EMC's recent acquisition of Greenplum has already bore fruit in the form of a new hybrid data warehousing system, as predicted by industry analysts. The company today announced the EMC Greenplum Data Computing Appliance -- note the use of "computing" in place of "warehousing" -- designed to bring order, quick transportability, and resilience to organizations' ever-growing pools of widespread, unstructured data.
With the announcement, EMC brazenly calls out competitors such as Oracle, which, thanks to its acquisition of Sun, offers a hybrid hardware-software bundle of its own, the Exadata line, combining seemingly incompatible data-warehousing capabilities with OLTP. Other plays in the space include Teradata and Netezza; IBM is in the process of acquiring the latter in a similar effort to take on Oracle.
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The EMC Greenplum DCA comes loaded with the latest version of Greenplum's database software, now at the respectable age of 4.0. Version 4.0, according to EMC, brings advanced workload management, fault tolerance, and analytics to the database's existing resume of complex query optimization, embedded languages and analytics, and monitoring and administration features.
The database continues to run on third-party hardware from companies such as HP and IBM. Not surprisingly, EMC is declaring its homegrown hardware to be fully optimized to reap top performance from Greenplum Database 4.0, yielding, for example, fast query performance and data loading.
In addition, the EMC Greenplum DCA can serve as a data backup and recovery system, drawing on EMC's Data Domain storage deduplication technology. Among the appliance's tricks, its capacity can be effectively doubled, according to EMC, by using free space on an organization's SAN. Backup data can be pushed to alternative storage media, such as tape, thus freeing up space on the machine while potentially saving on the expense of using more spinning disks than necessary for storage.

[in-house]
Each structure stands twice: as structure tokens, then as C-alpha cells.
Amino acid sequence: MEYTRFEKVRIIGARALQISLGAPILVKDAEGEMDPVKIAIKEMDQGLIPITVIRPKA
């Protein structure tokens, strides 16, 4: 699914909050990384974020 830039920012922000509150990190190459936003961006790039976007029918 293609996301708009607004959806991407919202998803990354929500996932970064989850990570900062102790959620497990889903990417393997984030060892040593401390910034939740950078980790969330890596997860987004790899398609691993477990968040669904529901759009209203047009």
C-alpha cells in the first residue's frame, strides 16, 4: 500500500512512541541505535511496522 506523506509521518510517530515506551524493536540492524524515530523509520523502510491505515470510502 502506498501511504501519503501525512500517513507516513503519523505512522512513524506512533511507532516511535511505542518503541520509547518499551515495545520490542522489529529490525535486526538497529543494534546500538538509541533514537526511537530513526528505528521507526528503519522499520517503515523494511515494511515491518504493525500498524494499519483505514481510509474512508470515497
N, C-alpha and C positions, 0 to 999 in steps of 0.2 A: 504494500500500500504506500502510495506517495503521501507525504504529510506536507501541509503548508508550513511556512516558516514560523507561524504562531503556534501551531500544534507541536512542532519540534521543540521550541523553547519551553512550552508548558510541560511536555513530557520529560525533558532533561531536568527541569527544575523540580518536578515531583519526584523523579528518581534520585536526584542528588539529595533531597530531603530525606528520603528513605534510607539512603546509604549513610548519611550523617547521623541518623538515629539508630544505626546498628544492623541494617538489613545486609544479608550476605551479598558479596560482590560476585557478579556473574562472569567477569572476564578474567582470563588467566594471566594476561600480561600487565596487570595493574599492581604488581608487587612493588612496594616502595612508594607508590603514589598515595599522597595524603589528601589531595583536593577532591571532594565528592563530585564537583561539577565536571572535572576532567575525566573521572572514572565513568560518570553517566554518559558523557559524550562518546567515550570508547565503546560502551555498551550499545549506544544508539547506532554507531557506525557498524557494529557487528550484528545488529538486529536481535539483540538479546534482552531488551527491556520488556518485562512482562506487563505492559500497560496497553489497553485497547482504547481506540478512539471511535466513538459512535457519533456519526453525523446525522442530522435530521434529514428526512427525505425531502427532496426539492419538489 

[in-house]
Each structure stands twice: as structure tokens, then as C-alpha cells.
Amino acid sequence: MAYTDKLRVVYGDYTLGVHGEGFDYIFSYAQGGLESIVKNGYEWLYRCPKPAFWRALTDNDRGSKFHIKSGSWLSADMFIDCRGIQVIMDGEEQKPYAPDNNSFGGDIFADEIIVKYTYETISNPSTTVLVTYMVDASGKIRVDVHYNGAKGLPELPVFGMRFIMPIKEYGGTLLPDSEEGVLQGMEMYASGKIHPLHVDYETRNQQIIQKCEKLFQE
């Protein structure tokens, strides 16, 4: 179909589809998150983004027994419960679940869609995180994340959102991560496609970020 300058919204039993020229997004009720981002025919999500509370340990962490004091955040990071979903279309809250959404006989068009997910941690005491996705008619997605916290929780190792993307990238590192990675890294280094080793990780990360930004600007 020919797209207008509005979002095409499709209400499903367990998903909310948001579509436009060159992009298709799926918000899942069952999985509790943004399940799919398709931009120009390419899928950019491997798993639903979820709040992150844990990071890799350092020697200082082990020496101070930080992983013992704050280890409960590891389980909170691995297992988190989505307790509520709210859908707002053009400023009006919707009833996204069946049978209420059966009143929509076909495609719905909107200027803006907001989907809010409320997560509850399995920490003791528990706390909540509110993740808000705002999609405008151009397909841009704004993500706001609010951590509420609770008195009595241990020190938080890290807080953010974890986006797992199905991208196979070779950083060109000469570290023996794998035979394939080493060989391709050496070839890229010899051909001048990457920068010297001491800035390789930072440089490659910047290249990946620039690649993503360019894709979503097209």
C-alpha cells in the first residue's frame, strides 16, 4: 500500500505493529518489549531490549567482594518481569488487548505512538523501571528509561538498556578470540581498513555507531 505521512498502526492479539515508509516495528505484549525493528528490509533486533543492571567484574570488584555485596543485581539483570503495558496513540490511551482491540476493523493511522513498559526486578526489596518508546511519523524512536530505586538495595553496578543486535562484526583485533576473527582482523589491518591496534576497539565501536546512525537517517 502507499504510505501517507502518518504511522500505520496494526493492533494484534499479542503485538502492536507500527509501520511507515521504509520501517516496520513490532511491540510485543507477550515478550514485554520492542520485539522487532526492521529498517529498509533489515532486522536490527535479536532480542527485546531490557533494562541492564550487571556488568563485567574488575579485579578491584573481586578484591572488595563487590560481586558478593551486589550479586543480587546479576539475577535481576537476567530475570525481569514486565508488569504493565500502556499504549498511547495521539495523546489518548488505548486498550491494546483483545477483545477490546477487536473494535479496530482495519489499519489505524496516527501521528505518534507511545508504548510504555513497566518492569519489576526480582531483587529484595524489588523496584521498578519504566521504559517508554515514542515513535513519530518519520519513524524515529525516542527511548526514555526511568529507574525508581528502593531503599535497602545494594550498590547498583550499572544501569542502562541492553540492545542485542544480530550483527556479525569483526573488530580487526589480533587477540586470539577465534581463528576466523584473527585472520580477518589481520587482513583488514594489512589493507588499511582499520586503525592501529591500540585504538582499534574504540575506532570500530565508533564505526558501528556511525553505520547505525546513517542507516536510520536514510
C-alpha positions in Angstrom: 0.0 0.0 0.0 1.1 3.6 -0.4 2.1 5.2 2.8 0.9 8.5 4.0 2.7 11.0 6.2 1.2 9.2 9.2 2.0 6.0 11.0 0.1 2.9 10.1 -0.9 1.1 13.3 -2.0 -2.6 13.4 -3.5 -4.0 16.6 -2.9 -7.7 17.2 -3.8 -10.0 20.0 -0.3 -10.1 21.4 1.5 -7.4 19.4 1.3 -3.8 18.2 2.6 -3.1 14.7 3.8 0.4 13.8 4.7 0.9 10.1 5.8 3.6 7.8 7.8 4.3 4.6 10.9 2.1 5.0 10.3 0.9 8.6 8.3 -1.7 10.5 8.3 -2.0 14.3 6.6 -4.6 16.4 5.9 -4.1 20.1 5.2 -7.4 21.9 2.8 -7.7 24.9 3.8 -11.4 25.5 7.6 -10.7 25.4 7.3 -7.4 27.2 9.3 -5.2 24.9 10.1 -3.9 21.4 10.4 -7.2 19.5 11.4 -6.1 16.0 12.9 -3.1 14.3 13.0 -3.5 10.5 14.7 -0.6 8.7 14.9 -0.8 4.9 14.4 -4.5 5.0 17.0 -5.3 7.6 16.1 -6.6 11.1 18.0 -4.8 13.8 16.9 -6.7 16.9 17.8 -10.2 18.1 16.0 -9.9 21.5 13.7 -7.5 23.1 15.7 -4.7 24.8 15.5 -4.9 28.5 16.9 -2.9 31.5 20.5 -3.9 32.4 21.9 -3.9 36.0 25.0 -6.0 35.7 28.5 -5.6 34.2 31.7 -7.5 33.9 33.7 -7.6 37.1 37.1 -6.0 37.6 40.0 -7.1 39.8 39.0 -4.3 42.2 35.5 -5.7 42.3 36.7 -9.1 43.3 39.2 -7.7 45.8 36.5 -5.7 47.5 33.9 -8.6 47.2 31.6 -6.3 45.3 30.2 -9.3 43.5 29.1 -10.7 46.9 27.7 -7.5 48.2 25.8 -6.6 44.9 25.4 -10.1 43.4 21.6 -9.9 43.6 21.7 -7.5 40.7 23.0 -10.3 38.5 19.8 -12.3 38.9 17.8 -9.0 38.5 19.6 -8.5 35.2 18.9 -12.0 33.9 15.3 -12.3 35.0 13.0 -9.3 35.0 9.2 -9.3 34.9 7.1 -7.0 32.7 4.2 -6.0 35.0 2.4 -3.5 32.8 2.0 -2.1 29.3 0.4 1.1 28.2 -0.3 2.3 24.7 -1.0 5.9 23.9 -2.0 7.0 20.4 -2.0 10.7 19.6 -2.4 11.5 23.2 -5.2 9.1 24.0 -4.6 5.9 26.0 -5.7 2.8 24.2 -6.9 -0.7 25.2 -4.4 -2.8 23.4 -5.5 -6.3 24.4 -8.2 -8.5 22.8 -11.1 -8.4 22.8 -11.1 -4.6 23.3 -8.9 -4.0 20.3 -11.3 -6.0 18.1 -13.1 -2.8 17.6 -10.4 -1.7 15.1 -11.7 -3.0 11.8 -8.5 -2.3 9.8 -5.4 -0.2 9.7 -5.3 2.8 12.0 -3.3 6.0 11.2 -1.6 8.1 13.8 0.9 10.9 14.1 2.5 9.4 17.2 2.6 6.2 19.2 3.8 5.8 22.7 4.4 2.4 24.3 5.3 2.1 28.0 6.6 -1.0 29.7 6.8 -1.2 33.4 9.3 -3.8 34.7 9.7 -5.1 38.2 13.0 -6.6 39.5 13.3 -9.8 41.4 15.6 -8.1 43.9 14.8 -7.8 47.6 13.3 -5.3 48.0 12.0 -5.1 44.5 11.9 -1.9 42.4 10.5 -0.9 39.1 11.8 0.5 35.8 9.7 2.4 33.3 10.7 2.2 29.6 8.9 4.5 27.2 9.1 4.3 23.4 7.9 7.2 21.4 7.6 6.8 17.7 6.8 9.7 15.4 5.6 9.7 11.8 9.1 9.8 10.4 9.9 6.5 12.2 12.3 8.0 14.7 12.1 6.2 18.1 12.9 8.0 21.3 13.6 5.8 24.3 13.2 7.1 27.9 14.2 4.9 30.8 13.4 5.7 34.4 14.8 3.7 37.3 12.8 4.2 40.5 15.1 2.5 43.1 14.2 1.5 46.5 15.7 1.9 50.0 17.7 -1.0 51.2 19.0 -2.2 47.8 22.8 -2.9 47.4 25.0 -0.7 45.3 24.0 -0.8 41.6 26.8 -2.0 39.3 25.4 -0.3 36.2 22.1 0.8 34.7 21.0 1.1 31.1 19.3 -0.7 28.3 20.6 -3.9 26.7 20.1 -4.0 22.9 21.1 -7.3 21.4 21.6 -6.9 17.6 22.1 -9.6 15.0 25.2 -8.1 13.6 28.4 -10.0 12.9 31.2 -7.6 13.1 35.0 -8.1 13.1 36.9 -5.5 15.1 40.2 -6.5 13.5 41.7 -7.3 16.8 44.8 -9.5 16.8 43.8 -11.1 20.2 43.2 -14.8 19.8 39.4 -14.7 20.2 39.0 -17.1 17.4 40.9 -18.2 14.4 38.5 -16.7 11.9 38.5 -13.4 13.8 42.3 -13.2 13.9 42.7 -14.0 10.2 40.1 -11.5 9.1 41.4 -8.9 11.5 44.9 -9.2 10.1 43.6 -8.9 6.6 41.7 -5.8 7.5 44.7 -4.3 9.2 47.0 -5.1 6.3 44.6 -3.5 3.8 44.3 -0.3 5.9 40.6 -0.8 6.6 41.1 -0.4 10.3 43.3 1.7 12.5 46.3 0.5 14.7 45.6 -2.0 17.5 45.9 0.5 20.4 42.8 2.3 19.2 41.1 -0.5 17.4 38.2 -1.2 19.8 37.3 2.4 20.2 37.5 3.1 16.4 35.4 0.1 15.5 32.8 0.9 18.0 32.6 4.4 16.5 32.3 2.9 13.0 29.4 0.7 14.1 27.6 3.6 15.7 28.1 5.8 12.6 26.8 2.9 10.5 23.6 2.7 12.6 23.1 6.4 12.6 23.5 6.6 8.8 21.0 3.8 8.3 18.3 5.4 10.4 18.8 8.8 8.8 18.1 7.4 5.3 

The appliance also works with existing EMC storage systems' RecoverPoint feature, through which data can be rapidly moved from site to site for the purpose of, among other things, data recovery.
In its announcement, EMC emphasizes speed, capacity, and scalability as major differentiators, compared to Oracle's Exadata X2-8, the Netezza TwinFin 12, and the TeraData 2580. For example, EMC claims its system scans uncompressed data at a rate of 24GB per second and loads at a speed of more than 10TB per hour. The Oracle system, EMC will tell you, scans at 25GB per second (but only under very specific circumstances) while loading at around 5TB per hour. Netezza and TeraData both scan at 10GB per second, according to EMC. Netezza loads at 2TB per second and TeraData's numbers are "to be determined."
In terms of capacity and scalability, EMC reports that the Greenplum appliance can expand to 4,608 database cores spread over 24 racks. A single rack can hold 36TB of uncompressed data or 144TB of compressed data. That, EMC claims, represents up to three times more scalability and up to four times as many cores as competitive systems.
This article, "EMC blends Greenplum analytics with backup and recovery," was originally published at InfoWorld.com. Get the first word on what the important tech news really means with the InfoWorld Tech Watch blog.